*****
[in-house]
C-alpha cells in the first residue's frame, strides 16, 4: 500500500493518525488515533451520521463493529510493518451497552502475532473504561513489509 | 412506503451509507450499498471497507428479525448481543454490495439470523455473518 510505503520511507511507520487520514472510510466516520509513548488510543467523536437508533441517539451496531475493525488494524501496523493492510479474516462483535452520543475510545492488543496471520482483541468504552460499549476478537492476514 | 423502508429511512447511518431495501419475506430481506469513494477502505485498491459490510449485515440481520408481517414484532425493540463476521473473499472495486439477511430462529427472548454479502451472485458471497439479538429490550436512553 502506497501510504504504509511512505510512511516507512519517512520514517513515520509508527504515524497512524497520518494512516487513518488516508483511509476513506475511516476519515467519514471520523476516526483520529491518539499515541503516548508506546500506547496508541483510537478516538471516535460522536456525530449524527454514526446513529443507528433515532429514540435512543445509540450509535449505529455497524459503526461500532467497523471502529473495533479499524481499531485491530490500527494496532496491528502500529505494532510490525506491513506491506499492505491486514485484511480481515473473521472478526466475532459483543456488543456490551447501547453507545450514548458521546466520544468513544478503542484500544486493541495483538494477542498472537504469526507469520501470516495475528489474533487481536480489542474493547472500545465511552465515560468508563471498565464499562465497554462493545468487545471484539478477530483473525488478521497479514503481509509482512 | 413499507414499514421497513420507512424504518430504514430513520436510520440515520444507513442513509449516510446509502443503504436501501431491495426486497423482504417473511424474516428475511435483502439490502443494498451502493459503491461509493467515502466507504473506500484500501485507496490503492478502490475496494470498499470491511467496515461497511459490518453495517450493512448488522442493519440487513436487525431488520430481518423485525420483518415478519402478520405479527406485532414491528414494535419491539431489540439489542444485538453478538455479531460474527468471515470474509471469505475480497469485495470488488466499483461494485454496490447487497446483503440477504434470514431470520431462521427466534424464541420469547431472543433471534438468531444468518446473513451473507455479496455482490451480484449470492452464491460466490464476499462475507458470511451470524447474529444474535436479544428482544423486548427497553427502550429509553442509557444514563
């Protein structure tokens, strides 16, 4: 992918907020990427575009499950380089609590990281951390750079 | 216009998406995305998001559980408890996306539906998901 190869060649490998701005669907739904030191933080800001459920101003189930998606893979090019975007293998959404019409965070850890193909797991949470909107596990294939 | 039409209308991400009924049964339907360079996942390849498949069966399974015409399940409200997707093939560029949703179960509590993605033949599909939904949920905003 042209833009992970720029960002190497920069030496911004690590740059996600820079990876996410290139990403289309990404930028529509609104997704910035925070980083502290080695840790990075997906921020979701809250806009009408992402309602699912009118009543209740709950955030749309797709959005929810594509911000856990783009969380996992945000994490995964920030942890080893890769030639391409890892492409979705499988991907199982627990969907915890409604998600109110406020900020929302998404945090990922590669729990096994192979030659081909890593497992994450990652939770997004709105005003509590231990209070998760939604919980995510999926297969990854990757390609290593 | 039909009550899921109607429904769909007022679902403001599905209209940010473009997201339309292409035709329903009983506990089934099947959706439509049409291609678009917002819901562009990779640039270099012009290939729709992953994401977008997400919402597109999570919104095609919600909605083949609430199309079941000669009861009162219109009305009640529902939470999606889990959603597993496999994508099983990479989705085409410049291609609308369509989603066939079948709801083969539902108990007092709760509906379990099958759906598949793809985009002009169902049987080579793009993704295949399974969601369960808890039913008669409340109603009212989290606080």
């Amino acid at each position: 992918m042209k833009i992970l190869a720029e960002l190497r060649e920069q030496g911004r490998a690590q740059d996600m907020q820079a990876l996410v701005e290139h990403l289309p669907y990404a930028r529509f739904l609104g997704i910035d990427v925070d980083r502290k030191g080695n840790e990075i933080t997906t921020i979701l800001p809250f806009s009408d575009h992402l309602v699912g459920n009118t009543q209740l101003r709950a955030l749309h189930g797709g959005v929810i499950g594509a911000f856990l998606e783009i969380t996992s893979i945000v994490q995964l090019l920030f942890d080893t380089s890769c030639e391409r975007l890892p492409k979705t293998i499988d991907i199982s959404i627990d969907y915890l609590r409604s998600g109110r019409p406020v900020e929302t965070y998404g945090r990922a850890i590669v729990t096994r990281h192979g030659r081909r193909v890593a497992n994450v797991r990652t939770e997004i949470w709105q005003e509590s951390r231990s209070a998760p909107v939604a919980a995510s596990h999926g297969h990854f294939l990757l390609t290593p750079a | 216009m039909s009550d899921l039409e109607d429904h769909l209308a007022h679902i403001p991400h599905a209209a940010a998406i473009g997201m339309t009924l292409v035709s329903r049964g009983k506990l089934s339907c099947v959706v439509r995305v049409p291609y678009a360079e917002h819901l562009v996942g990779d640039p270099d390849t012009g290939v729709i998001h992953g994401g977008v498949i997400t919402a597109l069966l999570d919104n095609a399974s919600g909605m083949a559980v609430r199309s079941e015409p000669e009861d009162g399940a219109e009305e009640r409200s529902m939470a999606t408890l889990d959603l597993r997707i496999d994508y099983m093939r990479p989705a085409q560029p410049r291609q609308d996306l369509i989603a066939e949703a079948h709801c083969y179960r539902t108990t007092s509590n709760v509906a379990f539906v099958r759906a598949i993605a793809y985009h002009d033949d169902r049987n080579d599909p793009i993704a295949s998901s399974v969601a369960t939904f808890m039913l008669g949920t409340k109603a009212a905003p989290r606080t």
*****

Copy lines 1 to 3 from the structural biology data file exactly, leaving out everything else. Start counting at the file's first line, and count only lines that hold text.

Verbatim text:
[in-house]
C-alpha cells in the first residue's frame, strides 16, 4: 500500500493518525488515533451520521463493529510493518451497552502475532473504561513489509 | 412506503451509507450499498471497507428479525448481543454490495439470523455473518 510505503520511507511507520487520514472510510466516520509513548488510543467523536437508533441517539451496531475493525488494524501496523493492510479474516462483535452520543475510545492488543496471520482483541468504552460499549476478537492476514 | 423502508429511512447511518431495501419475506430481506469513494477502505485498491459490510449485515440481520408481517414484532425493540463476521473473499472495486439477511430462529427472548454479502451472485458471497439479538429490550436512553 502506497501510504504504509511512505510512511516507512519517512520514517513515520509508527504515524497512524497520518494512516487513518488516508483511509476513506475511516476519515467519514471520523476516526483520529491518539499515541503516548508506546500506547496508541483510537478516538471516535460522536456525530449524527454514526446513529443507528433515532429514540435512543445509540450509535449505529455497524459503526461500532467497523471502529473495533479499524481499531485491530490500527494496532496491528502500529505494532510490525506491513506491506499492505491486514485484511480481515473473521472478526466475532459483543456488543456490551447501547453507545450514548458521546466520544468513544478503542484500544486493541495483538494477542498472537504469526507469520501470516495475528489474533487481536480489542474493547472500545465511552465515560468508563471498565464499562465497554462493545468487545471484539478477530483473525488478521497479514503481509509482512 | 413499507414499514421497513420507512424504518430504514430513520436510520440515520444507513442513509449516510446509502443503504436501501431491495426486497423482504417473511424474516428475511435483502439490502443494498451502493459503491461509493467515502466507504473506500484500501485507496490503492478502490475496494470498499470491511467496515461497511459490518453495517450493512448488522442493519440487513436487525431488520430481518423485525420483518415478519402478520405479527406485532414491528414494535419491539431489540439489542444485538453478538455479531460474527468471515470474509471469505475480497469485495470488488466499483461494485454496490447487497446483503440477504434470514431470520431462521427466534424464541420469547431472543433471534438468531444468518446473513451473507455479496455482490451480484449470492452464491460466490464476499462475507458470511451470524447474529444474535436479544428482544423486548427497553427502550429509553442509557444514563
């Protein structure tokens, strides 16, 4: 992918907020990427575009499950380089609590990281951390750079 | 216009998406995305998001559980408890996306539906998901 190869060649490998701005669907739904030191933080800001459920101003189930998606893979090019975007293998959404019409965070850890193909797991949470909107596990294939 | 039409209308991400009924049964339907360079996942390849498949069966399974015409399940409200997707093939560029949703179960509590993605033949599909939904949920905003 042209833009992970720029960002190497920069030496911004690590740059996600820079990876996410290139990403289309990404930028529509609104997704910035925070980083502290080695840790990075997906921020979701809250806009009408992402309602699912009118009543209740709950955030749309797709959005929810594509911000856990783009969380996992945000994490995964920030942890080893890769030639391409890892492409979705499988991907199982627990969907915890409604998600109110406020900020929302998404945090990922590669729990096994192979030659081909890593497992994450990652939770997004709105005003509590231990209070998760939604919980995510999926297969990854990757390609290593 | 039909009550899921109607429904769909007022679902403001599905209209940010473009997201339309292409035709329903009983506990089934099947959706439509049409291609678009917002819901562009990779640039270099012009290939729709992953994401977008997400919402597109999570919104095609919600909605083949609430199309079941000669009861009162219109009305009640529902939470999606889990959603597993496999994508099983990479989705085409410049291609609308369509989603066939079948709801083969539902108990007092709760509906379990099958759906598949793809985009002009169902049987080579793009993704295949399974969601369960808890039913008669409340109603009212989290606080």